Masked Faces and the Holy Face

The news ripped through my computer like an electrical shock. In the midst of the lockdown, through my parish’s daily Mass uploaded to YouTube, the father of a former student was announced among the sick in need of prayers. A few days later, I learned in the same manner that Joe Senior had died. I sought in vain to find news; there was no wake, funeral, or public obituary, and my inquiry to the parish went unanswered. I knew Joe Senior from the four years I taught his son; the two even shared the spoils of their hunting trip with my family so many years ago. My heart ached for both of them, and for Joe’s wife, whom I also got to know.

A few weeks later, as I assisted with seating for Sunday Mass (at 25 percent of church capacity), in walked Joe Junior with his mom. My eyes locked on hers, and I felt my face curl in sympathy. Yet my expression went unanswered, or so it seemed. A mask concealed my face from her, and hers from me. We could not embrace. I attempted to express my sorrow and learn what happened, but it was impossible to do so behind the voice-muffling mask. The strip of cloth that was protecting our health was, at the same time, sickening our souls. The masks created an awkward and painful moment.

This is not an argument against wearing masks to prevent the spread of coronavirus. We must do what we must do. It is, first, another reminder (the pandemic has been prolific in generating them) of something precious that we take for granted: facial expressions, which are the most quintessentially human of gestures. Like sacraments, they make visible the invisible yearnings of the heart, often before a single word forms on our lips. Whether in a moment of grief, triumph, or joy, countenance opens a window to the soul.

Masks, we hope, will become relics of an unforgettable year once COVID-19 is vanquished. For now, though, masks unwittingly alienate us from each other in the true sense of the word: they make us aliens, foreigners, from even our close friends. Masks have even transformed the casual smile toward a stranger, that simple, kindly, and almost reflexive gesture, into an odd stare. Cloaked faces hide our true selves, and form a barrier to fulfilling our vocation as men and women called to communion with each other in Jesus Christ.


My masked encounter also prompted me to think of a face that went uncovered despite threatening dangers: our Lord’s holy face, unprotected from the spittle and blows of His captors. There is a pious devotion, not as well known as it should be, to the holy face of Jesus that I had forgotten. I realized instantly that our current pandemic and civilizational crisis is the perfect impetus for taking it up.

An image of our Lord’s holy face is miraculously preserved on Veronica’s veil, now kept inside St. Peter’s Basilica. In the 1840s, as political revolution was sweeping Europe, our Lord revealed to Sister Marie de Saint-Pierre, a French Carmelite, that blasphemy and profanation of Sundays wounded His sacred heart like a “poisoned arrow.” Blasphemy, in particular, He likened to being cursed in His face.

He asked that we offer His holy face in prayer to God the Father in reparation and for the conversion of sinners. As antidote, He presented the “Golden Arrow” prayer to be recited daily, and, along it, this simple prayer: “Eternal Father, I offer Thee the adorable face of Thy beloved Son for the honor and glory of Thy Name, for the conversion of sinners and the salvation of the dying.”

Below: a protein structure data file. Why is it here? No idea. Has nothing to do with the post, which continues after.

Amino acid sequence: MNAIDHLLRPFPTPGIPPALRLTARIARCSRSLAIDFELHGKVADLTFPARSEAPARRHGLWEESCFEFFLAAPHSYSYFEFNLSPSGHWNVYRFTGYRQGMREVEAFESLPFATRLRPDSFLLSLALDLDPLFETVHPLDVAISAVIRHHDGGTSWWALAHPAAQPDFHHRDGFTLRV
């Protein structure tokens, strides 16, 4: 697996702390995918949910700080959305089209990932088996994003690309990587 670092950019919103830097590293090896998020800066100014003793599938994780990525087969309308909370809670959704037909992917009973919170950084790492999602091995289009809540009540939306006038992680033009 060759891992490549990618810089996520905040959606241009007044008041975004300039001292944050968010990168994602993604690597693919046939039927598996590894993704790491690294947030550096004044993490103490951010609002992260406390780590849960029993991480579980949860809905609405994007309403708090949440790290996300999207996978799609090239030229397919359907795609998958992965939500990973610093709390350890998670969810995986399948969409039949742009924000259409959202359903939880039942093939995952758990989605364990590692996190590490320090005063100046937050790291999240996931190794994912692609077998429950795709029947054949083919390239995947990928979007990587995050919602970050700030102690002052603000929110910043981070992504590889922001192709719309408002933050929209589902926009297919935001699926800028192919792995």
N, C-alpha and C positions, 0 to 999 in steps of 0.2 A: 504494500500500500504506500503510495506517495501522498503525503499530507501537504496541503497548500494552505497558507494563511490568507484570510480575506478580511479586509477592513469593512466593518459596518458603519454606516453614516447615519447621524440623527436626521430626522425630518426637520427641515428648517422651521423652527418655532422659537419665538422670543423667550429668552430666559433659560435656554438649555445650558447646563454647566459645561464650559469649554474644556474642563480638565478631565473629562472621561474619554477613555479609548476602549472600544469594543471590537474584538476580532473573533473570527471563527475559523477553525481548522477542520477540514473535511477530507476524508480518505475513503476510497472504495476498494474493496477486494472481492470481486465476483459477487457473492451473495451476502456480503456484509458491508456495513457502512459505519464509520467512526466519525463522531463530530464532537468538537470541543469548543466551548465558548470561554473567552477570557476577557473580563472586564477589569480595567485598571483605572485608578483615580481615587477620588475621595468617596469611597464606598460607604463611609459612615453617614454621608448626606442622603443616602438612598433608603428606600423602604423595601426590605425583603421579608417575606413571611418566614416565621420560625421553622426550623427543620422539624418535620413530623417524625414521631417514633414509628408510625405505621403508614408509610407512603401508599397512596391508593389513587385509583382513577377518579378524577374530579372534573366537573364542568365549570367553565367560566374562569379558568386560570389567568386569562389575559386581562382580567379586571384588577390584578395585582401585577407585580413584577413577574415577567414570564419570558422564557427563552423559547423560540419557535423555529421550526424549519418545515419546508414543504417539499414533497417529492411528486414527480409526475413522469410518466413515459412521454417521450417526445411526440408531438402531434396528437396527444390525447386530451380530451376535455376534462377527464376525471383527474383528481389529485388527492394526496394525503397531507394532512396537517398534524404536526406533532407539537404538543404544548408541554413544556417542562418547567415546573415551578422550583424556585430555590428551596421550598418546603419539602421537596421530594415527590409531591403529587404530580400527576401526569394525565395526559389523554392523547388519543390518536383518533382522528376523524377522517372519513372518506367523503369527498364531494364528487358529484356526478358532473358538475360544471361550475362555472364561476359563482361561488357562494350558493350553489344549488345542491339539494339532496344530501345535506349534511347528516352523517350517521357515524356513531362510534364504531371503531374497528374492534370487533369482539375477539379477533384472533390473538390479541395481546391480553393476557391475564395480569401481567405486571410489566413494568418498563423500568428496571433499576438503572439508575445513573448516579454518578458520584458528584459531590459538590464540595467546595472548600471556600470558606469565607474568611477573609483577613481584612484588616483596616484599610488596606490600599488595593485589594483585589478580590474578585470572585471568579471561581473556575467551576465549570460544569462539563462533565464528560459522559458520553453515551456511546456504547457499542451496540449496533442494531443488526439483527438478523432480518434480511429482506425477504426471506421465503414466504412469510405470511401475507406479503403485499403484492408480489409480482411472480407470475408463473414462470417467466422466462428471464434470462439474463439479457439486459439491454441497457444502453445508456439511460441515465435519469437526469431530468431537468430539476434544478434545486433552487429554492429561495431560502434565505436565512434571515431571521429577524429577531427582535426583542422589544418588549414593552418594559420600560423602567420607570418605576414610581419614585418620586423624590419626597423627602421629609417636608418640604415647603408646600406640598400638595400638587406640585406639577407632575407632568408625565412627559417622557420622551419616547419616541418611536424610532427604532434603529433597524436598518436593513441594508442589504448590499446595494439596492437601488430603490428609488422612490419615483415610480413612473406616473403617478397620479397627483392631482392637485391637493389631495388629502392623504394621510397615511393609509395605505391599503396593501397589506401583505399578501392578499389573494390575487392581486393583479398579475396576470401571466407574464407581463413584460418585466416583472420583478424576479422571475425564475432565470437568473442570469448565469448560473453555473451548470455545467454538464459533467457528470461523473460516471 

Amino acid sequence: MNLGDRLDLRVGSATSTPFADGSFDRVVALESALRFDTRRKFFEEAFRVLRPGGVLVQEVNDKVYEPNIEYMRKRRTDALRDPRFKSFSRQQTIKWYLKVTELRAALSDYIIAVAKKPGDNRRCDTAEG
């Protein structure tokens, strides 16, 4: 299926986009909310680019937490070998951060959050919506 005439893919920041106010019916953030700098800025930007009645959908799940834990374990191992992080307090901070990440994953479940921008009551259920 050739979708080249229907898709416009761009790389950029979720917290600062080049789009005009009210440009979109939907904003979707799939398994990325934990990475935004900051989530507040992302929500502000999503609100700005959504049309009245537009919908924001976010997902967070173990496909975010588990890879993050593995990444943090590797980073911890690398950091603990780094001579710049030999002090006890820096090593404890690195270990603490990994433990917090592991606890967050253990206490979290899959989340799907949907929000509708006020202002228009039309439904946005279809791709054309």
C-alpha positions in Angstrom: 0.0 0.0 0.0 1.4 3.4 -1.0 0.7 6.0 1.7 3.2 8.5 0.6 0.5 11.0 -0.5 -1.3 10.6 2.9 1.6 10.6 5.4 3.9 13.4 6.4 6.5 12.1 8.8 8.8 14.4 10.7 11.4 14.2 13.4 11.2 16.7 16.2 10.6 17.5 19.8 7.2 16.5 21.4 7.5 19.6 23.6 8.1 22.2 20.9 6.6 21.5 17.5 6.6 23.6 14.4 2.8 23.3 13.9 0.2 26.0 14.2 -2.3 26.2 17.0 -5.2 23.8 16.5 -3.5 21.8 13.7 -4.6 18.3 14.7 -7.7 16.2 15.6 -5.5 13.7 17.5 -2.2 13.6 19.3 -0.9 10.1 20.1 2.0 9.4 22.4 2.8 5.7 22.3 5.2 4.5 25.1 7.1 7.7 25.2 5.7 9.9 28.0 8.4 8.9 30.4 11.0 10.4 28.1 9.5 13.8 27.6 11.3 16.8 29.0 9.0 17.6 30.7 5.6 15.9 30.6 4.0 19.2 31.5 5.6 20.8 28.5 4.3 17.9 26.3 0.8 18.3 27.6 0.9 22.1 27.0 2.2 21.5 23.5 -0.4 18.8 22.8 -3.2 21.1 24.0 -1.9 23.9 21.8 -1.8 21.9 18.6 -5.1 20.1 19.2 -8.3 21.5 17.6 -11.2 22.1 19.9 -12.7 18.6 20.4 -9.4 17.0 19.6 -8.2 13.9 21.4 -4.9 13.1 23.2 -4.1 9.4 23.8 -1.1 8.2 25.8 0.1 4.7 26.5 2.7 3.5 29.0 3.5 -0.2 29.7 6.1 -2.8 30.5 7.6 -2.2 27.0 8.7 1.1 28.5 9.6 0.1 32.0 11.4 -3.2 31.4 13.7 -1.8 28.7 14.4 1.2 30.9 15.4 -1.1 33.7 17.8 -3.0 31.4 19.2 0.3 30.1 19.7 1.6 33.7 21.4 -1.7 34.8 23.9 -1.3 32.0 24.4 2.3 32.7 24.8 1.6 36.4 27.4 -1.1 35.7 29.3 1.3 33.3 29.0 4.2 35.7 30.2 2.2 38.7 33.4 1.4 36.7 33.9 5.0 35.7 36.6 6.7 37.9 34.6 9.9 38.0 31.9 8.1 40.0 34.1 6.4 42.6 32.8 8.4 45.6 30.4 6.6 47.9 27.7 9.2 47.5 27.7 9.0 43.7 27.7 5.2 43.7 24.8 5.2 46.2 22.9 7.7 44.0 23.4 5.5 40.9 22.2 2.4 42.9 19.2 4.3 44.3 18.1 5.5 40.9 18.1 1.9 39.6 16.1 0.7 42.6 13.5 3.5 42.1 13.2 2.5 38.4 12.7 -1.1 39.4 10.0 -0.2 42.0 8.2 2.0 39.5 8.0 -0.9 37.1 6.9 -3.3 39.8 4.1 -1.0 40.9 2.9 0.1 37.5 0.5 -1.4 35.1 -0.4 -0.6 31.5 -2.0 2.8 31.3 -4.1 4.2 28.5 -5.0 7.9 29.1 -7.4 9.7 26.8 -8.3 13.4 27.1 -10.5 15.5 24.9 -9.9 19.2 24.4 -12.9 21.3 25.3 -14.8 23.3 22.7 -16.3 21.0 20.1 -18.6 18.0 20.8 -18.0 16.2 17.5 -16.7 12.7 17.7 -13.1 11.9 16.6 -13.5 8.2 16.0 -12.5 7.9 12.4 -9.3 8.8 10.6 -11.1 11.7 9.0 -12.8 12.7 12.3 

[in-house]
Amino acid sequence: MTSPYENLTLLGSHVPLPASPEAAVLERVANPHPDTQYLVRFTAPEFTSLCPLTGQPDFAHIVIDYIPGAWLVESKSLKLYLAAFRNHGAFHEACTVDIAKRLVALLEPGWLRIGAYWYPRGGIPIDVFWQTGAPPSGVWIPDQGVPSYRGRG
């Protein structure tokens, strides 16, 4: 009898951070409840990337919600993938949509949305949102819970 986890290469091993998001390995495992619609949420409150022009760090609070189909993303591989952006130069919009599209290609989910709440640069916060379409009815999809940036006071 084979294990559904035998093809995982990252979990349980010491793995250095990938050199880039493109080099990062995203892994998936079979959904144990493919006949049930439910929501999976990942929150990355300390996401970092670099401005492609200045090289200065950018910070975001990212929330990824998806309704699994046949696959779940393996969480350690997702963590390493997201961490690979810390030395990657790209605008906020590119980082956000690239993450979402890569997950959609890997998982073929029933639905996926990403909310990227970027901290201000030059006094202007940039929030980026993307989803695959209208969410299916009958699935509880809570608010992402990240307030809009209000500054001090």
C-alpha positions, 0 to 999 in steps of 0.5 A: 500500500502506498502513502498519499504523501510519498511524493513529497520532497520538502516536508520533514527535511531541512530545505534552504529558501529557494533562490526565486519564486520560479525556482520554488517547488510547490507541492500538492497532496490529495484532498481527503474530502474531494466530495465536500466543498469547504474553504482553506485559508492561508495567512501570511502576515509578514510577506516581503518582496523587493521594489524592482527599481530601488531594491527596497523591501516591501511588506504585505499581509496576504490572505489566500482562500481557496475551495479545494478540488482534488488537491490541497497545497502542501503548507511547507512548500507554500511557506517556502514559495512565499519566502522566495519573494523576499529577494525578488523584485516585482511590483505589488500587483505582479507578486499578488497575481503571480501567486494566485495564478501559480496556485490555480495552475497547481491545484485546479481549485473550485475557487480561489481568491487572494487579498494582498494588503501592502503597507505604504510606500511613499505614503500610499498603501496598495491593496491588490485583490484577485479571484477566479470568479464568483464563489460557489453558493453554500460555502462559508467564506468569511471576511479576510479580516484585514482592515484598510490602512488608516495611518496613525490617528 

Venerable Leo Dupont, a friend of Sister Marie, spread devotion to the holy face of Jesus in France, where miraculous healings attributed to the holy face began to occur. Pope Leo XIII approved the devotion, establishing the Archconfraternity of Reparation to the Holy Face of Jesus so Catholics worldwide could participate. Among the most enthusiastic was France’s Martin family, whose daughter, when she entered the Carmel, took the religious name Thérèse of the Child Jesus and the Holy Face.

The young saint composed her own beautiful prayer to the holy face of Jesus, one whose beginning is particularly apt for our times. “O Jesus . . . I venerate the sacred face whereon there once did shine the beauty and sweetness of the Godhead; but now it has become as it were the face of a leper! Nevertheless, under those disfigured features, I recognize Thine infinite love.”

The holy face of Jesus is the perfect locus of meditation for a nation whose medical and civic lives are at a crossroads. Our universal prayer right now, though coming from the depths of our hearts, is simple: Deliver us from evil. The only One who can do so goes unrecognized, masked from increasing numbers by sins of every kind. Only if we heed His command to make reparation for our sins and for those who dishonor Him will He repair us. And only when we are repaired first does our broader civic life have any chance of its own repair.

Veronica had neither office nor power. Yet her seemingly tiny gesture of compassion towards our Lord’s holy face remains impactful today, unlike any of the political actions of her day. As we gaze upon the holy face, let us remember that the only way to overcome our current alienation is through a greater love of God.


*Image: Saint Veronica with the Veil by Mattia Pretti, c. 1653 [L.A. County Museum of Art, Los Angeles, CA]

David G. Bonagura Jr. an adjunct professor at St. Joseph’s Seminary and is the 2023-2024 Cardinal Newman Society Fellow for Eucharistic Education. He is the author of Steadfast in Faith: Catholicism and the Challenges of Secularism and Staying with the Catholic Church, and the translator of Jerome’s Tears: Letters to Friends in Mourning.